The trial court in its memorandum of decision regarding the custody of the minor child, Rachael, found as a fact that the promiscuous activity of the defendant and the fact that she had left her children on occasions without hesitation several times "demonstrates an immature, irresponsible adult who is unable to carry out the duties necessary for proper influence and parental guidance of a growing child." The court further found

"That the plaintiff, even with all the inadequacies which the defendant [not the court] finds in him, has never overtly failed his children nor has he done anything to embarrass or disgrace them.. . . As between something less than the ultimate in cleanliness and sanitation and the exposure to immoral and indecent living, this Court will not hesitate to prefer the former over the latter."

The court added, "To fail to do so would hardly be in the best interest of the child."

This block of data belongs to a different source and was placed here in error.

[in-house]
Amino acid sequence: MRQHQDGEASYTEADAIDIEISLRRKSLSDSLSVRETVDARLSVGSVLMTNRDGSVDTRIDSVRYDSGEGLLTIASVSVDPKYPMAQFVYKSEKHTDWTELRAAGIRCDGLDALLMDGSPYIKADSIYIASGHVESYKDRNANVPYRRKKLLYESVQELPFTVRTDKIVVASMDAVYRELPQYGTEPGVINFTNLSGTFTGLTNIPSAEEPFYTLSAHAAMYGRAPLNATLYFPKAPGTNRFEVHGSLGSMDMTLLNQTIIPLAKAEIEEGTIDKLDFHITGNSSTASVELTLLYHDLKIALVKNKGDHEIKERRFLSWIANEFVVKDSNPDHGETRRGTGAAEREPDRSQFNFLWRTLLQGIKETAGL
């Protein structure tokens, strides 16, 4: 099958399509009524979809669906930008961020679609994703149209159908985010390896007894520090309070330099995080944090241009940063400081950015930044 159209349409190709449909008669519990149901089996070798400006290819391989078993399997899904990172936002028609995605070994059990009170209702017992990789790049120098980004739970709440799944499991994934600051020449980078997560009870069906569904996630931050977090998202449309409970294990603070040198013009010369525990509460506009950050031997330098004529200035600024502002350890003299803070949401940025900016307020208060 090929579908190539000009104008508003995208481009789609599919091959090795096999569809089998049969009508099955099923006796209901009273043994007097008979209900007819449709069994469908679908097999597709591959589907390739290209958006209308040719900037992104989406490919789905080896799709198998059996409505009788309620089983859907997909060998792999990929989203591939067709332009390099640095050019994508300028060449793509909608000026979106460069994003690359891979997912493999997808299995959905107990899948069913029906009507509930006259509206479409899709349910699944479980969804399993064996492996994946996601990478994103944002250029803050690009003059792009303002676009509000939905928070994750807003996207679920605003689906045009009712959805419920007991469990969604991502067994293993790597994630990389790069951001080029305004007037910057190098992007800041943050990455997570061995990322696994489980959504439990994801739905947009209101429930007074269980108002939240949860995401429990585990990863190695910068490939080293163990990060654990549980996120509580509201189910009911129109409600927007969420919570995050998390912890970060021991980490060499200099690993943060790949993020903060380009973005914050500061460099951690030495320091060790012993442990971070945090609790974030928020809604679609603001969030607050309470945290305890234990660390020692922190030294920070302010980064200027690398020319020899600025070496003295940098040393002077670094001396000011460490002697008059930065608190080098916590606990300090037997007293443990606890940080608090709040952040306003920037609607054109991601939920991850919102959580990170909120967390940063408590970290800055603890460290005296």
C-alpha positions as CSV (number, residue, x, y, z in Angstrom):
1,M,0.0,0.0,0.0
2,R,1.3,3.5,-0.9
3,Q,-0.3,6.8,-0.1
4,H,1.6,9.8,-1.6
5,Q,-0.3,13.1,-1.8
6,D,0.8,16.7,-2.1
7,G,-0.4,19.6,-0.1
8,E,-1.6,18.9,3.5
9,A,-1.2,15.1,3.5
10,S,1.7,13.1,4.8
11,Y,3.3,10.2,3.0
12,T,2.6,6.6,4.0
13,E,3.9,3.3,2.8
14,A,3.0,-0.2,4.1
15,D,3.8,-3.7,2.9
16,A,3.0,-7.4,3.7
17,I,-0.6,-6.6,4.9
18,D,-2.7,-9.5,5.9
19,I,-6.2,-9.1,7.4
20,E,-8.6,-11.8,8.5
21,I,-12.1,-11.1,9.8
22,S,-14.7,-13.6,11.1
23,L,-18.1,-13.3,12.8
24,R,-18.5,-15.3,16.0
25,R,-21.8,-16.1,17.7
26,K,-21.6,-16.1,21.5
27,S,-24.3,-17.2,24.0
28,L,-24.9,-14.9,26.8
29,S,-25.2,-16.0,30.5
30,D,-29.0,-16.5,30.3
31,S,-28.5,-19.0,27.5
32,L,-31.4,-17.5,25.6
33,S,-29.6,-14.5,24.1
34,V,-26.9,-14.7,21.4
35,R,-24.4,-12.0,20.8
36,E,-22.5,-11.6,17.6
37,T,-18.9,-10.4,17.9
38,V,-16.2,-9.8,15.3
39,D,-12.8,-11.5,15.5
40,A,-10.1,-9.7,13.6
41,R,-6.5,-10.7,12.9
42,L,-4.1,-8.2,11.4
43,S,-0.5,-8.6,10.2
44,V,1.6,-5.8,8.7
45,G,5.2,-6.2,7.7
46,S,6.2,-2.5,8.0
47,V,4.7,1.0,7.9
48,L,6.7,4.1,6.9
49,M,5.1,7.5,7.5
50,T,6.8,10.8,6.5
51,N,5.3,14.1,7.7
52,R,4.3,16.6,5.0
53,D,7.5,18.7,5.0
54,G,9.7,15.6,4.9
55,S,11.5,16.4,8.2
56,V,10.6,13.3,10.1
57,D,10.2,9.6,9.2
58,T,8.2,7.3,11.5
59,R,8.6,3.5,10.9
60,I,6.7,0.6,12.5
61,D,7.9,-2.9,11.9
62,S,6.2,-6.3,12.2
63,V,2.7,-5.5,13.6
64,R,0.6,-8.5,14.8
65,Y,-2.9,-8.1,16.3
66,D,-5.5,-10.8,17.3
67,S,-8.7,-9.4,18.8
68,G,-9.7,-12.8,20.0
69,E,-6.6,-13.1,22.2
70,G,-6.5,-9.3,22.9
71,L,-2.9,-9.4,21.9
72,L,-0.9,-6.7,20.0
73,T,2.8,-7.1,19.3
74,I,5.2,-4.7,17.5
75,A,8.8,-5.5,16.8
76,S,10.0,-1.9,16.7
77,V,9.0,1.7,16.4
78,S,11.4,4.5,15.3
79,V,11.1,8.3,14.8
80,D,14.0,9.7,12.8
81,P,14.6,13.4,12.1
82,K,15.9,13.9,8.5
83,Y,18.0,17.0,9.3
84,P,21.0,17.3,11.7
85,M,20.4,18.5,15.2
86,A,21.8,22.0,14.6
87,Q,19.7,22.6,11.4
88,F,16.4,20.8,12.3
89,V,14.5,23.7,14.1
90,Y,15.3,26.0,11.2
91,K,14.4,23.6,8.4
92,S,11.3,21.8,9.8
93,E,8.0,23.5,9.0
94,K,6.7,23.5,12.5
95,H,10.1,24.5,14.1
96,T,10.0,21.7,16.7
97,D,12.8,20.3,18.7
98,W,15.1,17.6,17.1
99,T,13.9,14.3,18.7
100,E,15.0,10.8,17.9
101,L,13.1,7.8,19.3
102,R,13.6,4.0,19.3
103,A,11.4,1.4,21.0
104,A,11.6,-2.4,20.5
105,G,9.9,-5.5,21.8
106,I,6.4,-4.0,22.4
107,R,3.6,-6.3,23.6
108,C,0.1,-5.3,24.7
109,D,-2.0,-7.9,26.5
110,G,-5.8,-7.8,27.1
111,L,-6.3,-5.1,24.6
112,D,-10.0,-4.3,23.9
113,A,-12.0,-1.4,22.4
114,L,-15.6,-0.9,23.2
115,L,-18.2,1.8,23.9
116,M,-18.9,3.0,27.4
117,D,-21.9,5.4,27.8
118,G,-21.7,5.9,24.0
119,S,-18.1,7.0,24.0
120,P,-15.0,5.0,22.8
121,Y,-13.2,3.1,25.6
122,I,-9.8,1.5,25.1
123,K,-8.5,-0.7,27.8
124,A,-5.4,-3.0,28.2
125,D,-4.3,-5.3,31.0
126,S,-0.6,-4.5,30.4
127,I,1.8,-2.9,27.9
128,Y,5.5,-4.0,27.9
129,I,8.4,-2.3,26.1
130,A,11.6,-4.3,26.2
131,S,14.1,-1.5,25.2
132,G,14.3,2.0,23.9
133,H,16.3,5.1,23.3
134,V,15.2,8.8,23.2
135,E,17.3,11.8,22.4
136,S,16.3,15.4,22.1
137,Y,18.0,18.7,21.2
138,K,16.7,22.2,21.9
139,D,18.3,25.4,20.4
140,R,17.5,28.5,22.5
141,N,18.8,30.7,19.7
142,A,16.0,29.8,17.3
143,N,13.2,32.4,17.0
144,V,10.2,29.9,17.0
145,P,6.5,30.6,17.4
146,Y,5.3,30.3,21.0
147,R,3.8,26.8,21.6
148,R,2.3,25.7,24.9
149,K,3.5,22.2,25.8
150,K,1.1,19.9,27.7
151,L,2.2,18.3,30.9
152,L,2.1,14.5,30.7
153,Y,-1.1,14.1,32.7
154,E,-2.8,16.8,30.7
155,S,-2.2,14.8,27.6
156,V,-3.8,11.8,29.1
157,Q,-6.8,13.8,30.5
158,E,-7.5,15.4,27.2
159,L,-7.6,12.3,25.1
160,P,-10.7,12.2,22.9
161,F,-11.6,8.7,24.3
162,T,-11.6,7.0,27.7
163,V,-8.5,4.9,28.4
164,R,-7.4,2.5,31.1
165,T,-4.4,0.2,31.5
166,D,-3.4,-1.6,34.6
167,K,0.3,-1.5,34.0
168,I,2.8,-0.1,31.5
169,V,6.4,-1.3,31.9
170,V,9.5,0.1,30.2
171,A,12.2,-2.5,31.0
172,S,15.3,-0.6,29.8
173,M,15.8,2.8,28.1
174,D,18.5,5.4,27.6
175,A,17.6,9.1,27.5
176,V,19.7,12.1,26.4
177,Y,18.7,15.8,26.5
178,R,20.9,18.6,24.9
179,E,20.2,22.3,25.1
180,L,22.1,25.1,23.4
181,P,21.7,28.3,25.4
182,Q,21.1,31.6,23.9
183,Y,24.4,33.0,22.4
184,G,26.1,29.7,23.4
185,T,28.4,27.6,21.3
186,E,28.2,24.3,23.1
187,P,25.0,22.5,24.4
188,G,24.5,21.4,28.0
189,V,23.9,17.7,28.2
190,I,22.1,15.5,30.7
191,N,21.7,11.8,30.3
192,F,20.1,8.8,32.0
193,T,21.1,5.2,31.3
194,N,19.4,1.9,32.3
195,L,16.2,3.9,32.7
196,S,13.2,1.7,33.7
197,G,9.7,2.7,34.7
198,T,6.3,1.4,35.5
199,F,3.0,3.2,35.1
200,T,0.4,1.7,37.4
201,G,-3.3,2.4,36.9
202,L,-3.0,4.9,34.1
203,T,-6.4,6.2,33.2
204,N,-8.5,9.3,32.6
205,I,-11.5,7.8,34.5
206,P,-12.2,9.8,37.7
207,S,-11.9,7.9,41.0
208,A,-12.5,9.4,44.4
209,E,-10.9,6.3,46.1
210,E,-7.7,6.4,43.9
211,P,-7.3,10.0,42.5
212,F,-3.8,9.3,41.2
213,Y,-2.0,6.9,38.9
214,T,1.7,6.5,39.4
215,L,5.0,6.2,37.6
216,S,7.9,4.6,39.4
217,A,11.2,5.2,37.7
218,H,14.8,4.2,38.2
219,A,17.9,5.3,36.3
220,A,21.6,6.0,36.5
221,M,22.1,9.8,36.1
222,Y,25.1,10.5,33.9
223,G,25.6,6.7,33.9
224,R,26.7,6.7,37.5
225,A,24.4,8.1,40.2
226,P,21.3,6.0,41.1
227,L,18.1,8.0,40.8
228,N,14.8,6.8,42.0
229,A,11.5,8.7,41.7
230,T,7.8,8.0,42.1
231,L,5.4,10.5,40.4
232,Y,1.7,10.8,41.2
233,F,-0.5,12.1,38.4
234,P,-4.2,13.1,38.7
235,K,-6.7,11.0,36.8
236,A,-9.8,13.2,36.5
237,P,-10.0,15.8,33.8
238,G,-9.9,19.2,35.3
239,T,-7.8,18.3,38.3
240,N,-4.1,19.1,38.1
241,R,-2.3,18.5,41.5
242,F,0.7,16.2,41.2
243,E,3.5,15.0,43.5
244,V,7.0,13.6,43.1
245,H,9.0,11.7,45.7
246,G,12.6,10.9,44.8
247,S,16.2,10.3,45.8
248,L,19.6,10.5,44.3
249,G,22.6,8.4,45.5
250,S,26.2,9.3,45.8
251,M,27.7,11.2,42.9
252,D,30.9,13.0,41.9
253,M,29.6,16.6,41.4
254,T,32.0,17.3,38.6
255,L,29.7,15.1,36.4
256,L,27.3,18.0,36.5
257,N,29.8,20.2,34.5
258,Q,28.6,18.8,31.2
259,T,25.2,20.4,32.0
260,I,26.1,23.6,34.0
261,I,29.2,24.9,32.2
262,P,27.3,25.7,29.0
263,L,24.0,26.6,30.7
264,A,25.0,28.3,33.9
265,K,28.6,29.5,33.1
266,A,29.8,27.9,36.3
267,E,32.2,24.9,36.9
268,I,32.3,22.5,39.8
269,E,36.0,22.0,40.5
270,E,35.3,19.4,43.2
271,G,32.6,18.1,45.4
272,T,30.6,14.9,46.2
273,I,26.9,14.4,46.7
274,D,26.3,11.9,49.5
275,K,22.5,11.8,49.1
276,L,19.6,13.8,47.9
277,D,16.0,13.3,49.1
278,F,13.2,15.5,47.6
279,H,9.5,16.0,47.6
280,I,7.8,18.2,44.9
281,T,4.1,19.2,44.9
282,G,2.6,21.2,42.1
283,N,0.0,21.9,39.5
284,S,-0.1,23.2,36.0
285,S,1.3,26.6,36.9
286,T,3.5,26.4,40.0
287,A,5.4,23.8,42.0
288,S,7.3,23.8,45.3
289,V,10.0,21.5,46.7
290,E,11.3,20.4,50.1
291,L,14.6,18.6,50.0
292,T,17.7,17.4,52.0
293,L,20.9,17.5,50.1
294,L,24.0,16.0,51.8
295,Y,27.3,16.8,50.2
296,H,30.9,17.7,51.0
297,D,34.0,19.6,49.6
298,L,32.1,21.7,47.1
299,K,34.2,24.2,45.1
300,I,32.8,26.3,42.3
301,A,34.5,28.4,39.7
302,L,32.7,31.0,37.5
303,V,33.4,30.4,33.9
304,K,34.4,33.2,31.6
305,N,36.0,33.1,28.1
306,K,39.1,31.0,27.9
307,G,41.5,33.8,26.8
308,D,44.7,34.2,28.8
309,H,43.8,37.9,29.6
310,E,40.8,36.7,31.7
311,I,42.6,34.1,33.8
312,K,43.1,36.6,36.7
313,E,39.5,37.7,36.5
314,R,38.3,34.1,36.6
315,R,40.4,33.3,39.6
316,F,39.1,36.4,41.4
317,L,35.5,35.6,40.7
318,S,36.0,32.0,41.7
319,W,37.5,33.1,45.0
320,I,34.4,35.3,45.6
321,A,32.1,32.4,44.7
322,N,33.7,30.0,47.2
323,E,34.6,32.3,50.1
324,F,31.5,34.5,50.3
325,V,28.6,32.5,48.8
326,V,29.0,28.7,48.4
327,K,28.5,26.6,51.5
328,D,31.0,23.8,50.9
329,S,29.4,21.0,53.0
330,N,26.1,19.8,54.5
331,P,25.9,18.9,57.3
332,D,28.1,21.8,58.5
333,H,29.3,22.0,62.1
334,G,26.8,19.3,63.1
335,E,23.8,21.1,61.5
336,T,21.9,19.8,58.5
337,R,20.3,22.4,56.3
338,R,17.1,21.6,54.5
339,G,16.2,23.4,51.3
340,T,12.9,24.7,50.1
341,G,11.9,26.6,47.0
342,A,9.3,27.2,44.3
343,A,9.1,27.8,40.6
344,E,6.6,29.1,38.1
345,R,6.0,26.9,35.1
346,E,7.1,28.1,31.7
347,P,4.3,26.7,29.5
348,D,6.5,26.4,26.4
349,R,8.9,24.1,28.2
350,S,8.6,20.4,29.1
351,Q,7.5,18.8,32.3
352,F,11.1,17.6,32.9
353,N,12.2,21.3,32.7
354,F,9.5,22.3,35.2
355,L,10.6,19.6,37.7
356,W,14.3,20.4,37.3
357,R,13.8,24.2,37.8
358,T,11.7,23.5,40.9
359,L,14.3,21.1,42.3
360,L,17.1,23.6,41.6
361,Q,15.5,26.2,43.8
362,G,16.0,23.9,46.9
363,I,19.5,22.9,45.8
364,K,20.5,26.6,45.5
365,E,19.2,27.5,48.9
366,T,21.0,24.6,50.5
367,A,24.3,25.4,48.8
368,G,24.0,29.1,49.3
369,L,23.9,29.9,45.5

In examining the evidence and testimony, we are satisfied that these findings of fact are amply supported by substantial evidence and are therefore not clearly erroneous.

This Court, in Gress v. Gress, 148 N.W.2d 166 (N.D.1967), upheld the custody of the minor child to the father on the grounds that the wife left the child frequently with babysitters in the evening, as late as two o'clock in the morning, while she engaged in bowling, drinking, dancing, and eating, and thus she deprived the children of her care while absent from them, and her activities also reduced the quality of care she could give them during the day while she rested and recovered from her evenings of overindulgence.